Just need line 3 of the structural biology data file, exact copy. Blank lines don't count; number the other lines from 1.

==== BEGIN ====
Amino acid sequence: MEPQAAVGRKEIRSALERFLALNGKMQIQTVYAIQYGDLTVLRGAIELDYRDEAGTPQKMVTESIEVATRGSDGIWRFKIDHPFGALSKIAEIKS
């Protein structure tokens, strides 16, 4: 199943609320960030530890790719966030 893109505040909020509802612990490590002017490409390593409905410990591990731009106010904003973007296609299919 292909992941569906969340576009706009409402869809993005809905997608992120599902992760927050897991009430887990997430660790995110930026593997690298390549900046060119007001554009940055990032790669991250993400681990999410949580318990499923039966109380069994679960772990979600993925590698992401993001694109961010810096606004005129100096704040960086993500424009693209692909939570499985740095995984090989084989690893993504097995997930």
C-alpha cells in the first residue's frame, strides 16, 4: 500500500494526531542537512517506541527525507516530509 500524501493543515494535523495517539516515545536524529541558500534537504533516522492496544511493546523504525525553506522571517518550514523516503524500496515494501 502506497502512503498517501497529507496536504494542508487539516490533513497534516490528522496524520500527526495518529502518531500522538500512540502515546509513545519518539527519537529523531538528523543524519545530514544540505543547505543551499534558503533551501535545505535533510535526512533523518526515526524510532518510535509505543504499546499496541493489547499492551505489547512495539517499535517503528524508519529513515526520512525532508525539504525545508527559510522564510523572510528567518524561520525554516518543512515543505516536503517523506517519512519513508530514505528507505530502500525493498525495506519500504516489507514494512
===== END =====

C-alpha cells in the first residue's frame, strides 16, 4: 500500500494526531542537512517506541527525507516530509 500524501493543515494535523495517539516515545536524529541558500534537504533516522492496544511493546523504525525553506522571517518550514523516503524500496515494501 502506497502512503498517501497529507496536504494542508487539516490533513497534516490528522496524520500527526495518529502518531500522538500512540502515546509513545519518539527519537529523531538528523543524519545530514544540505543547505543551499534558503533551501535545505535533510535526512533523518526515526524510532518510535509505543504499546499496541493489547499492551505489547512495539517499535517503528524508519529513515526520512525532508525539504525545508527559510522564510523572510528567518524561520525554516518543512515543505516536503517523506517519512519513508530514505528507505530502500525493498525495506519500504516489507514494512